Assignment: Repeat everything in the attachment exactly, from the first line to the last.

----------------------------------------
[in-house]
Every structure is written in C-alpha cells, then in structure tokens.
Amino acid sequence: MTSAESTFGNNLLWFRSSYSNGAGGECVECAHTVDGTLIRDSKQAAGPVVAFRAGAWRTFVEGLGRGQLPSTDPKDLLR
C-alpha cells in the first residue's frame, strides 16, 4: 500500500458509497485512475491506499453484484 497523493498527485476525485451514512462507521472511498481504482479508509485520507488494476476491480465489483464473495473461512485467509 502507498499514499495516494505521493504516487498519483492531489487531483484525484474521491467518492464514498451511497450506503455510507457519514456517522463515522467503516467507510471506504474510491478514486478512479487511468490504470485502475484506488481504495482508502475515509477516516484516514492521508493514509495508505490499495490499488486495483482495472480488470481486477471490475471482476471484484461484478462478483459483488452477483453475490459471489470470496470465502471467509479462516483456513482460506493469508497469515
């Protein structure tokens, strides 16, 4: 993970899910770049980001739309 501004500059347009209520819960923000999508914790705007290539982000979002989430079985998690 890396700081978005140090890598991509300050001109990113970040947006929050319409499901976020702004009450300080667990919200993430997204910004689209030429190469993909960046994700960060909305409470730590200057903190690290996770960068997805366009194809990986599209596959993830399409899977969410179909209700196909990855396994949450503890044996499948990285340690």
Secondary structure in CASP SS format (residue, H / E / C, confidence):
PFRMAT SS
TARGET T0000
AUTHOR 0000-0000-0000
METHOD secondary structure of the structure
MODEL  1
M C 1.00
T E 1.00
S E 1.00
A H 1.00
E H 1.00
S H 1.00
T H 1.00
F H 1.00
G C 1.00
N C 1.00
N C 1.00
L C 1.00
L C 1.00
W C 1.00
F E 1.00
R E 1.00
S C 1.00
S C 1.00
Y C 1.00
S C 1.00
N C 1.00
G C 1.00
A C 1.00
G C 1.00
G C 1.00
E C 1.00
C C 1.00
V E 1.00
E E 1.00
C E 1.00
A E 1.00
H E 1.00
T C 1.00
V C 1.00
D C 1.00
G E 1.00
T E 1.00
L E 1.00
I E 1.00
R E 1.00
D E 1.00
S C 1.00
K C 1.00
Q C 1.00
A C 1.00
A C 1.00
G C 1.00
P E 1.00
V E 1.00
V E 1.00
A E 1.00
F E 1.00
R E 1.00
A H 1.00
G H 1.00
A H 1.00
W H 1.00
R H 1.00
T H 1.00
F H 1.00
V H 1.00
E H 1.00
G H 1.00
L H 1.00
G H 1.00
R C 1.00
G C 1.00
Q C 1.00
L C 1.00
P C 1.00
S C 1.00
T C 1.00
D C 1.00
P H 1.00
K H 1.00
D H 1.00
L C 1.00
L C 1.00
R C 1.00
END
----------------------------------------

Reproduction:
[in-house]
Every structure is written in C-alpha cells, then in structure tokens.
Amino acid sequence: MTSAESTFGNNLLWFRSSYSNGAGGECVECAHTVDGTLIRDSKQAAGPVVAFRAGAWRTFVEGLGRGQLPSTDPKDLLR
C-alpha cells in the first residue's frame, strides 16, 4: 500500500458509497485512475491506499453484484 497523493498527485476525485451514512462507521472511498481504482479508509485520507488494476476491480465489483464473495473461512485467509 502507498499514499495516494505521493504516487498519483492531489487531483484525484474521491467518492464514498451511497450506503455510507457519514456517522463515522467503516467507510471506504474510491478514486478512479487511468490504470485502475484506488481504495482508502475515509477516516484516514492521508493514509495508505490499495490499488486495483482495472480488470481486477471490475471482476471484484461484478462478483459483488452477483453475490459471489470470496470465502471467509479462516483456513482460506493469508497469515
């Protein structure tokens, strides 16, 4: 993970899910770049980001739309 501004500059347009209520819960923000999508914790705007290539982000979002989430079985998690 890396700081978005140090890598991509300050001109990113970040947006929050319409499901976020702004009450300080667990919200993430997204910004689209030429190469993909960046994700960060909305409470730590200057903190690290996770960068997805366009194809990986599209596959993830399409899977969410179909209700196909990855396994949450503890044996499948990285340690």
Secondary structure in CASP SS format (residue, H / E / C, confidence):
PFRMAT SS
TARGET T0000
AUTHOR 0000-0000-0000
METHOD secondary structure of the structure
MODEL  1
M C 1.00
T E 1.00
S E 1.00
A H 1.00
E H 1.00
S H 1.00
T H 1.00
F H 1.00
G C 1.00
N C 1.00
N C 1.00
L C 1.00
L C 1.00
W C 1.00
F E 1.00
R E 1.00
S C 1.00
S C 1.00
Y C 1.00
S C 1.00
N C 1.00
G C 1.00
A C 1.00
G C 1.00
G C 1.00
E C 1.00
C C 1.00
V E 1.00
E E 1.00
C E 1.00
A E 1.00
H E 1.00
T C 1.00
V C 1.00
D C 1.00
G E 1.00
T E 1.00
L E 1.00
I E 1.00
R E 1.00
D E 1.00
S C 1.00
K C 1.00
Q C 1.00
A C 1.00
A C 1.00
G C 1.00
P E 1.00
V E 1.00
V E 1.00
A E 1.00
F E 1.00
R E 1.00
A H 1.00
G H 1.00
A H 1.00
W H 1.00
R H 1.00
T H 1.00
F H 1.00
V H 1.00
E H 1.00
G H 1.00
L H 1.00
G H 1.00
R C 1.00
G C 1.00
Q C 1.00
L C 1.00
P C 1.00
S C 1.00
T C 1.00
D C 1.00
P H 1.00
K H 1.00
D H 1.00
L C 1.00
L C 1.00
R C 1.00
END